Welfare plans: Your benefits may be lower than expected

Pregnant woman Maternity pay is among the benefits that would be affected by the proposals

MPs have voted on key changes to welfare entitlements that are set to affect millions of people in the UK.

In his Autumn Statement, Chancellor George Osborne announced plans to place a three-year cap of 1% on increases in most working-age benefits and tax credits from April 2013.

That means benefits such as jobseeker's allowance and maternity pay will go up by less than the expected rise in the cost of living - in other words, a real terms cut.

So, what does this mean for you?

Benefits changes

Benefit Planned change

Working-age benefits including jobseeker's allowance, employment and support allowance and income support

1% rise in each of the next three years, from April 2013. Lower than the 2.2% that might have been expected

Child benefit

Frozen until April 2014. Will rise by 1% in each of the next two years

Maternity, paternity and adoption pay

Rise by 1% in each of the next three years

Carer's allowance and disability benefits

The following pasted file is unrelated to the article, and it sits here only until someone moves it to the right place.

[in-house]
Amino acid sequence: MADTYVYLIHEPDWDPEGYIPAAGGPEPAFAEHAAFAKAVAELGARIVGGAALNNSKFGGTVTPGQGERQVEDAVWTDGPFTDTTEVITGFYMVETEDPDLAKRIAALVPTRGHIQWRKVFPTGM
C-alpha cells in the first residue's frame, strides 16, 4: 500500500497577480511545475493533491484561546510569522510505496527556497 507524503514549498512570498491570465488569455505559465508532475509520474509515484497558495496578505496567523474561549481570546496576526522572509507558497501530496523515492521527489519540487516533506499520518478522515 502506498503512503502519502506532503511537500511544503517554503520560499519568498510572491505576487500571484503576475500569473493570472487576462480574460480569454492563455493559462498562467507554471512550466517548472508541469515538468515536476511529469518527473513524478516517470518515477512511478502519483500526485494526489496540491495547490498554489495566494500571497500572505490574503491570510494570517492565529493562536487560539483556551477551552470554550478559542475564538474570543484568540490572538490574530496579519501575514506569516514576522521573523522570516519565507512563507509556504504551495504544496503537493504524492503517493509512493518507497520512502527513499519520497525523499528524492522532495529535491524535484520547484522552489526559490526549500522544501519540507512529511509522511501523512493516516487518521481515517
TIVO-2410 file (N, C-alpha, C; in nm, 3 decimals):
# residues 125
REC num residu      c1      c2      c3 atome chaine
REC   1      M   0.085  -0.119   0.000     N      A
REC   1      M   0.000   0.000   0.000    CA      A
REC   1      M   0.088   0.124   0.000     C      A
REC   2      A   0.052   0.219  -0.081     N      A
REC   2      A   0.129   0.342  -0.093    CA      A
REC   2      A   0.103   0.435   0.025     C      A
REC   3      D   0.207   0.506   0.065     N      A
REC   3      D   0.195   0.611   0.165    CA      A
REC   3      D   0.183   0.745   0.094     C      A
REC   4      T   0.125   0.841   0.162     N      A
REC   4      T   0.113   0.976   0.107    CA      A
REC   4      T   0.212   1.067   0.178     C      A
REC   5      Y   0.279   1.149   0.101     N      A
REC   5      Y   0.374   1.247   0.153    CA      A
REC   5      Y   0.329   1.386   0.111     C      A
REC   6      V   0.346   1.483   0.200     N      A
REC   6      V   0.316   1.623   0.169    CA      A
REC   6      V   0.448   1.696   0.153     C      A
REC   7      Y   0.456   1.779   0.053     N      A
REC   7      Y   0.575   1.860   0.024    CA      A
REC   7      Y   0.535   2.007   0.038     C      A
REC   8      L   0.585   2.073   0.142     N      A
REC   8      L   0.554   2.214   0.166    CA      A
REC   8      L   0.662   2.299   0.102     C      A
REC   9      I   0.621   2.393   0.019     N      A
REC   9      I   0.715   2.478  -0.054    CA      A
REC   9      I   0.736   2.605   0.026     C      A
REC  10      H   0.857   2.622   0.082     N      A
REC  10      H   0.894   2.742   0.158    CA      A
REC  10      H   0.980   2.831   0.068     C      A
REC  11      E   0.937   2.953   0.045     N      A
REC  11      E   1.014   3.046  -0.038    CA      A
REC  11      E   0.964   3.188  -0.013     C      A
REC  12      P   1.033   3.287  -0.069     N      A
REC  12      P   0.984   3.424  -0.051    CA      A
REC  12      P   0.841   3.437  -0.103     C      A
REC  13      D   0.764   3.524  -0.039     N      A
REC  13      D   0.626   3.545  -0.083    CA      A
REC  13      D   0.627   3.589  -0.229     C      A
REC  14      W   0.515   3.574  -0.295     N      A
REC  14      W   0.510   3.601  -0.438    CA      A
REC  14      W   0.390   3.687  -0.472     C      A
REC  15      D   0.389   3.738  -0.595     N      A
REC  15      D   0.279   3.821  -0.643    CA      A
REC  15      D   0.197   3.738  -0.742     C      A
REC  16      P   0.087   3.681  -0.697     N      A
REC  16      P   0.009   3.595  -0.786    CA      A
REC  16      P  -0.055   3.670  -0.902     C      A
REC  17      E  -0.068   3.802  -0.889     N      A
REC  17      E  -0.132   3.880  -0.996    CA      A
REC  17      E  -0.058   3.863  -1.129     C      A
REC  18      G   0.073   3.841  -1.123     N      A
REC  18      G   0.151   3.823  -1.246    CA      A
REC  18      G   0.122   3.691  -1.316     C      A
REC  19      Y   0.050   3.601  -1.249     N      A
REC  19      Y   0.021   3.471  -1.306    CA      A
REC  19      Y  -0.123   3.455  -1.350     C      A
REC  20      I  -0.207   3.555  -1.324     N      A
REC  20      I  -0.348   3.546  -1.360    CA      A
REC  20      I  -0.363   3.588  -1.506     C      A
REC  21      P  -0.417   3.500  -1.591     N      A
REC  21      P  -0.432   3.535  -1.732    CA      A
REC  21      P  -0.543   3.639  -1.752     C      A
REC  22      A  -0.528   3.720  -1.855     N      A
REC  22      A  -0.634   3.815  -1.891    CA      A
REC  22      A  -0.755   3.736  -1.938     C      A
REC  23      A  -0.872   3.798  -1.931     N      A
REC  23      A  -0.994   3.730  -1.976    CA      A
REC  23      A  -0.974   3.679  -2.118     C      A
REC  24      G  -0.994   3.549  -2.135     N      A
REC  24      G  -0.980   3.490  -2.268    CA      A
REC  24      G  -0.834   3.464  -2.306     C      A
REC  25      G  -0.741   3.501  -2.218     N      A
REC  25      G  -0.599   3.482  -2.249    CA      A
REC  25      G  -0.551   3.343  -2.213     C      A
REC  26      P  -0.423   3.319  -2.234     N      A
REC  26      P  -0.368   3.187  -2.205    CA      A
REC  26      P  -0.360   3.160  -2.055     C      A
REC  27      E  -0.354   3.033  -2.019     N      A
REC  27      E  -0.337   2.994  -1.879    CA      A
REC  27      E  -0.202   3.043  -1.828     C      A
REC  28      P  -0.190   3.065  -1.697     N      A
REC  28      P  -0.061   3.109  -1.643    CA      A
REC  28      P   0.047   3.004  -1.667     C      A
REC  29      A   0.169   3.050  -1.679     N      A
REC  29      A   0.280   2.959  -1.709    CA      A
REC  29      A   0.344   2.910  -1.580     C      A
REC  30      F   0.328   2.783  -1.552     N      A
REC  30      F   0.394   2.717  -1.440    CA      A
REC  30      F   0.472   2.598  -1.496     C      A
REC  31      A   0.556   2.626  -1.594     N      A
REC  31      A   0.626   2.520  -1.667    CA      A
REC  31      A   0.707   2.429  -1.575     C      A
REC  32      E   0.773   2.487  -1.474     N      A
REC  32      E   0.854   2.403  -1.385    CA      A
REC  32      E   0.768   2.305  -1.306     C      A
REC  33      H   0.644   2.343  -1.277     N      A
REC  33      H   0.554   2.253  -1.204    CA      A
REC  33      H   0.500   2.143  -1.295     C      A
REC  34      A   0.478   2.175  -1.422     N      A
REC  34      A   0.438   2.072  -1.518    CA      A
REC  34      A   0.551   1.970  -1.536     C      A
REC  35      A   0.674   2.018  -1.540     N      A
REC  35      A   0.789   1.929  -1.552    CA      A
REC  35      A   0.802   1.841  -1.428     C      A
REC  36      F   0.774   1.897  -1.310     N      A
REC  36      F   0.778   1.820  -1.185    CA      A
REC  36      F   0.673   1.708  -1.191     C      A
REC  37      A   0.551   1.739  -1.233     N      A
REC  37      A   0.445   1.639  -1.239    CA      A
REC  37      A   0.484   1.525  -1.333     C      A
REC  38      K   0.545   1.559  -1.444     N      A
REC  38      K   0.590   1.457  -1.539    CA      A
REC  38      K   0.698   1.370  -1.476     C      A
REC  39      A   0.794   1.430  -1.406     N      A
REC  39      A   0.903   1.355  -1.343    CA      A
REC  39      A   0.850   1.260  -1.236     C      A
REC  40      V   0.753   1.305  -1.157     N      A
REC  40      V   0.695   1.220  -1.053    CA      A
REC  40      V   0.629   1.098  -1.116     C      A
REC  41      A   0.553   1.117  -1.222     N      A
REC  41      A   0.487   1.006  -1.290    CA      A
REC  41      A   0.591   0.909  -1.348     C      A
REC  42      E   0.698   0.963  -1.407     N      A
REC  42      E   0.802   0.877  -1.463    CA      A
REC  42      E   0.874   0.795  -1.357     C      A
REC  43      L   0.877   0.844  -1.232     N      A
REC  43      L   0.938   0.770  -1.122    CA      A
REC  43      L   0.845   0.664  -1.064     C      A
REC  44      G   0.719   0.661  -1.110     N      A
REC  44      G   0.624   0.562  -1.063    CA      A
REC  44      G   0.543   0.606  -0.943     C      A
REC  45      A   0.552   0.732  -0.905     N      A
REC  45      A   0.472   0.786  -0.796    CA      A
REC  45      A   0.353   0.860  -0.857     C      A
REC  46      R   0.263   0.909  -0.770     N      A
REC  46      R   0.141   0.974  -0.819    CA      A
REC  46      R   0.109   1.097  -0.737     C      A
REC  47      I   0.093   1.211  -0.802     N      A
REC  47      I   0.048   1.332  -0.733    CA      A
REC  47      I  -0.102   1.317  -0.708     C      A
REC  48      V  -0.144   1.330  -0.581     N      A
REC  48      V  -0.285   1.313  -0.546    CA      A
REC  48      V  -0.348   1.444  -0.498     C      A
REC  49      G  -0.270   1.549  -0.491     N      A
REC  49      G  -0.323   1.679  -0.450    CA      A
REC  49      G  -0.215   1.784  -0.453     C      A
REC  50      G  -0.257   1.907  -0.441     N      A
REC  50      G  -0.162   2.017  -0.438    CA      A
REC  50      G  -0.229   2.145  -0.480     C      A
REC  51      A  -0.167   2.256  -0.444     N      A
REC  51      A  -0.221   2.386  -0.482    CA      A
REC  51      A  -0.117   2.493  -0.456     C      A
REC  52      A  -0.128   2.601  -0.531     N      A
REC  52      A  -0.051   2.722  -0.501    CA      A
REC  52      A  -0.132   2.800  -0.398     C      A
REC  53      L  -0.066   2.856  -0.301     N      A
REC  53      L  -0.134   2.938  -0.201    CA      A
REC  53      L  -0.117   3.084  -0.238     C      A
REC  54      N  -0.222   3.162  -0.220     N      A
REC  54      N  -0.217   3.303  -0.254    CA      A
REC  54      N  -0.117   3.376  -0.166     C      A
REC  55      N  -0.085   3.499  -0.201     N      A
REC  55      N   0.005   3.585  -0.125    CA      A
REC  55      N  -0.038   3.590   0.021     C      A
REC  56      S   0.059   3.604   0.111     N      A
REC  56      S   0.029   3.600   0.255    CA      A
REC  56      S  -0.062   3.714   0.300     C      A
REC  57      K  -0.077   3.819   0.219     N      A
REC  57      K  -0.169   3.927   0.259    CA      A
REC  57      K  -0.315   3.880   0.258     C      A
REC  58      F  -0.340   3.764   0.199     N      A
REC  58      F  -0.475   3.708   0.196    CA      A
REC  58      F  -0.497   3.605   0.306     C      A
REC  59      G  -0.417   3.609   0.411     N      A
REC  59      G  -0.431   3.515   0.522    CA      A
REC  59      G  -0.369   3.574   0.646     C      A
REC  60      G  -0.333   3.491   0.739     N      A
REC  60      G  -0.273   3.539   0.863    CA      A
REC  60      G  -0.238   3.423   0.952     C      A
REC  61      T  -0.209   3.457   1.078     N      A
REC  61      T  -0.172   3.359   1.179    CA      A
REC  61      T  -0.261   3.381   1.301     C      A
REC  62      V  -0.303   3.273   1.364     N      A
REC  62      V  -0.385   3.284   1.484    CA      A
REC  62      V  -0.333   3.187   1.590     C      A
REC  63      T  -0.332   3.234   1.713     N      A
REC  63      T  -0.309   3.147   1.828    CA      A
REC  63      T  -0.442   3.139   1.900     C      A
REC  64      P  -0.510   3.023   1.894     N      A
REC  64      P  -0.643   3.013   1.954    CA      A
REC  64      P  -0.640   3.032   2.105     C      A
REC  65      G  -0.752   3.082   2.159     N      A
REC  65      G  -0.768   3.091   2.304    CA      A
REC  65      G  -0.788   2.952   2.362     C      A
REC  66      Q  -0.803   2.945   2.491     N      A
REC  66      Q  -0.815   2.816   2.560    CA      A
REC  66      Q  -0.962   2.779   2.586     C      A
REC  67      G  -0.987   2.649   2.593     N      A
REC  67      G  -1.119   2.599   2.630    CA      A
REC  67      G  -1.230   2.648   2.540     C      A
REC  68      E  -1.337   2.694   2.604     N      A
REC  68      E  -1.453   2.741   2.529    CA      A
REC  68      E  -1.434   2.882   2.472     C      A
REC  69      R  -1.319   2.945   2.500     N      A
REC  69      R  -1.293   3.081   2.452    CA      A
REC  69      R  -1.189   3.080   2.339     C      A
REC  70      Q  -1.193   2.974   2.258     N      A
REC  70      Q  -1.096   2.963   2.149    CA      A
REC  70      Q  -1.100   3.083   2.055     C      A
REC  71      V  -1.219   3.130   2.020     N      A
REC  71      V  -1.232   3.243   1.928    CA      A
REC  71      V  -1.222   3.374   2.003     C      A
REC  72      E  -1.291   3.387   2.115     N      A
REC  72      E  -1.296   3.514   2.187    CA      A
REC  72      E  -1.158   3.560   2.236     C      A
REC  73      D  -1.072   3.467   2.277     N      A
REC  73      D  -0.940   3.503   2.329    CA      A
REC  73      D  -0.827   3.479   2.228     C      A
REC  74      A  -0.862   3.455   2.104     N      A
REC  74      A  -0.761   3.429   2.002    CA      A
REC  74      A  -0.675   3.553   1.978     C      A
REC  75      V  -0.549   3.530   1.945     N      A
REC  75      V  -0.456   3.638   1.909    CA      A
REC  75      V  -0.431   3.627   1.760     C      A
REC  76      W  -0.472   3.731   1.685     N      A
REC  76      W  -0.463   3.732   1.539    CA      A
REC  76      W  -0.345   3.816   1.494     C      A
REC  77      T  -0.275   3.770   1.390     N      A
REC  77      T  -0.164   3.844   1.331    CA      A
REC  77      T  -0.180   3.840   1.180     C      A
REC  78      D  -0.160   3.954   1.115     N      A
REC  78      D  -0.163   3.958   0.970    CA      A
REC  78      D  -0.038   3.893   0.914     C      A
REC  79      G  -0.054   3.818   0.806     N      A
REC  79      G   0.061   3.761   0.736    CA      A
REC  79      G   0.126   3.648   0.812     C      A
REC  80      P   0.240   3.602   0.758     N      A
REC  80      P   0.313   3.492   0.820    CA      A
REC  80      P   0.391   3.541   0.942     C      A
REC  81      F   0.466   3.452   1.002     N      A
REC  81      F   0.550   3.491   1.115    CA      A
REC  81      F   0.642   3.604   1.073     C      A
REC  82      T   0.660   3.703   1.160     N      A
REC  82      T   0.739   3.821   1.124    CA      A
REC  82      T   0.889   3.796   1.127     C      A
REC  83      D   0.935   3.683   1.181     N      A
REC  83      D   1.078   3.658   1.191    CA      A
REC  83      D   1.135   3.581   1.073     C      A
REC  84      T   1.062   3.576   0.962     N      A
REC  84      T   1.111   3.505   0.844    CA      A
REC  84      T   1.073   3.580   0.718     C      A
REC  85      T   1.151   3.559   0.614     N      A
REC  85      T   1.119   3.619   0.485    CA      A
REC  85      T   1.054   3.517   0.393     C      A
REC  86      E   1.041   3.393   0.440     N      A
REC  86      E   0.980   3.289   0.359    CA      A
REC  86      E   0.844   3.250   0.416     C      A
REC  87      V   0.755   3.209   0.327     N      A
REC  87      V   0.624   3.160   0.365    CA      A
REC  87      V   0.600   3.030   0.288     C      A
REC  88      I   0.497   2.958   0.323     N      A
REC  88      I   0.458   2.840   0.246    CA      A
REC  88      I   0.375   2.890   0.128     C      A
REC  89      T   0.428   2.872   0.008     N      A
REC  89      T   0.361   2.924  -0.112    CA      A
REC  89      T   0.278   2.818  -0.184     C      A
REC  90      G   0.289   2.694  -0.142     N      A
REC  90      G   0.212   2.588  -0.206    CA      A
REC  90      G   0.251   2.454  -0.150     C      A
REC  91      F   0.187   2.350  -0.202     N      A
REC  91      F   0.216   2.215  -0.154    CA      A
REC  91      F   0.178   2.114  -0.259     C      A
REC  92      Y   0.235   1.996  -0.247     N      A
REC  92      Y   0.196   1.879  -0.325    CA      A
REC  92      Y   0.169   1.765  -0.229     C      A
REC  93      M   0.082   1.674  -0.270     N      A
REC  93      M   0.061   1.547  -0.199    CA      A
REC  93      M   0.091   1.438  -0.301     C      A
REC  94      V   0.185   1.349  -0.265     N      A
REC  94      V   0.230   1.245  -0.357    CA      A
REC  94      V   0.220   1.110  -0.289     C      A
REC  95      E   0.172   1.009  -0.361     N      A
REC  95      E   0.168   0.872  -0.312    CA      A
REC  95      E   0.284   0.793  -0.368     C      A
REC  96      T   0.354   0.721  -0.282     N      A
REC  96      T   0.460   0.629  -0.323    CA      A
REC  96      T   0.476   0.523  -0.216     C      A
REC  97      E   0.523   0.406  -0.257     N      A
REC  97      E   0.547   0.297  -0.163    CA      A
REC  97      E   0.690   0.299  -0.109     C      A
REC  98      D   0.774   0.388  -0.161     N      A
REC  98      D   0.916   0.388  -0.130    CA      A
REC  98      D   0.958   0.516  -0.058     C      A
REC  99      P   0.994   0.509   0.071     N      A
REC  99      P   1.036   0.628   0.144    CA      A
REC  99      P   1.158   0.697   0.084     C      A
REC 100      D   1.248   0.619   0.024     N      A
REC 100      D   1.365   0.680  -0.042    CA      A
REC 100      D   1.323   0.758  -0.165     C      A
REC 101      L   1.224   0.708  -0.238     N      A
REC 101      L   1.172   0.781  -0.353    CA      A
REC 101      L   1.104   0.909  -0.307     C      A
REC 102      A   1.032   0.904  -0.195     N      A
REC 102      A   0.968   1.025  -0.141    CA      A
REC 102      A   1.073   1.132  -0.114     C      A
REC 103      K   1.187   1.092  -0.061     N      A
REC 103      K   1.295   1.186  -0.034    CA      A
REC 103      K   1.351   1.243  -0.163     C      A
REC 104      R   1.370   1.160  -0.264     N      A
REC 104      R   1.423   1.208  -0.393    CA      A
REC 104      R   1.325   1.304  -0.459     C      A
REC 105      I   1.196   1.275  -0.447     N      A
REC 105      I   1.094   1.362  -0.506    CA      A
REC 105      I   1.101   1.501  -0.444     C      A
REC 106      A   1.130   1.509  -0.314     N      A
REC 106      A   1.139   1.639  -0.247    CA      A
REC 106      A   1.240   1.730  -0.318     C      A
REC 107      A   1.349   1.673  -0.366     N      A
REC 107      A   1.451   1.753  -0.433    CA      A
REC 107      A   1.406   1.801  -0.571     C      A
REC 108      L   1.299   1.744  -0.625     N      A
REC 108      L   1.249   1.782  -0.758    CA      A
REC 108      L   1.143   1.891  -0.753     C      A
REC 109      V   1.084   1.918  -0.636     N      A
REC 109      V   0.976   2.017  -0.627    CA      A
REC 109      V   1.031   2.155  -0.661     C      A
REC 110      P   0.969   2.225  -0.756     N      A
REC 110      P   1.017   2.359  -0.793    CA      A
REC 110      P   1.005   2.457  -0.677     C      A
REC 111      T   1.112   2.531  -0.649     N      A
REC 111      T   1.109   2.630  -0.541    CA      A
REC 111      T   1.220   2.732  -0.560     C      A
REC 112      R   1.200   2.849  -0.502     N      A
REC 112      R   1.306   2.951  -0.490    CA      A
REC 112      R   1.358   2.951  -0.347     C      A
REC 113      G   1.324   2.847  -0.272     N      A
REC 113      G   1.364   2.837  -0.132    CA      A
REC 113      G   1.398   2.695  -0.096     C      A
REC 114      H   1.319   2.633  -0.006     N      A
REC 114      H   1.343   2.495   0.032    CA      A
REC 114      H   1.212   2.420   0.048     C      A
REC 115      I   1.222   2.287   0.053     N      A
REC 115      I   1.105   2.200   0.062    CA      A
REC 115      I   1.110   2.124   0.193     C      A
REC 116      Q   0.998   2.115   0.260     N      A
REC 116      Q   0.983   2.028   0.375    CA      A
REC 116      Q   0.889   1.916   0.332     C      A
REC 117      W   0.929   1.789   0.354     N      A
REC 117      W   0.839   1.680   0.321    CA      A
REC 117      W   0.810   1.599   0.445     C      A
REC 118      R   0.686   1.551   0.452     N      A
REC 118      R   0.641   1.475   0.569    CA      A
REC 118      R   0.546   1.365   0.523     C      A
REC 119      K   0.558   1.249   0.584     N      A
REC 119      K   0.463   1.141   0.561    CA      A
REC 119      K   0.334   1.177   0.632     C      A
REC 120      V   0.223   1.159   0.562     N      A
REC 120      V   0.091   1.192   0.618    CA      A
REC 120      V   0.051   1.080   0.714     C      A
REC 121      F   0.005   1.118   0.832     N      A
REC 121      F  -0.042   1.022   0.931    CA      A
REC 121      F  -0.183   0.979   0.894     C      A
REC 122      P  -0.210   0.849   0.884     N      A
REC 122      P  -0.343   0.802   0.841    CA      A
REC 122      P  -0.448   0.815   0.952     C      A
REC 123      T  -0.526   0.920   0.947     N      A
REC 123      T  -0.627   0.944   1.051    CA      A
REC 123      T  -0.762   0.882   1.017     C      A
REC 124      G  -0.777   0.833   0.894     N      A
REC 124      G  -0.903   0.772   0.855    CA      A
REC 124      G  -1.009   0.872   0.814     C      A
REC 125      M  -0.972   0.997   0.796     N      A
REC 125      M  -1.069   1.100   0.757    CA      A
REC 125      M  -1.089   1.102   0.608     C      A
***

Will rise in line with inflation, by 2.2% in April

Child tax credits and working tax credits

To rise by 1% in each of the next three years, although some will be frozen in 2012-13

Local housing allowance

Capped at a 1% rise for each of the two years from April 2014

Basic state pension

Under government guarantee, will rise by 2.5% in April

Additional state pension

Up 2.2% in April, in line with inflation

Who will be affected?

Many people who are of working age and receive benefits of one kind or another will be affected. They will find that the income from these benefits will not rise as much as they might have expected.

The chancellor wants a 1% cap on the rise in working-age benefits for three years from this April.

That will save the government a lot of money on their welfare bill - some £505m in the first year, rising to an estimated £2.3bn in 2015-16.

What does that mean for me exactly?

If you are claiming jobseeker's allowance, you are single and you are aged 25 or over, then you currently get up to £71 a week. So a 1% uprating (to use the official term) will mean an extra 71p maximum a week on this benefit.

Similarly, maternity, paternity and adoption pay will only go up by 1%. The same is true of child tax credits and working tax credits, which are paid to many low-income families.

How does that compare with the cost of living?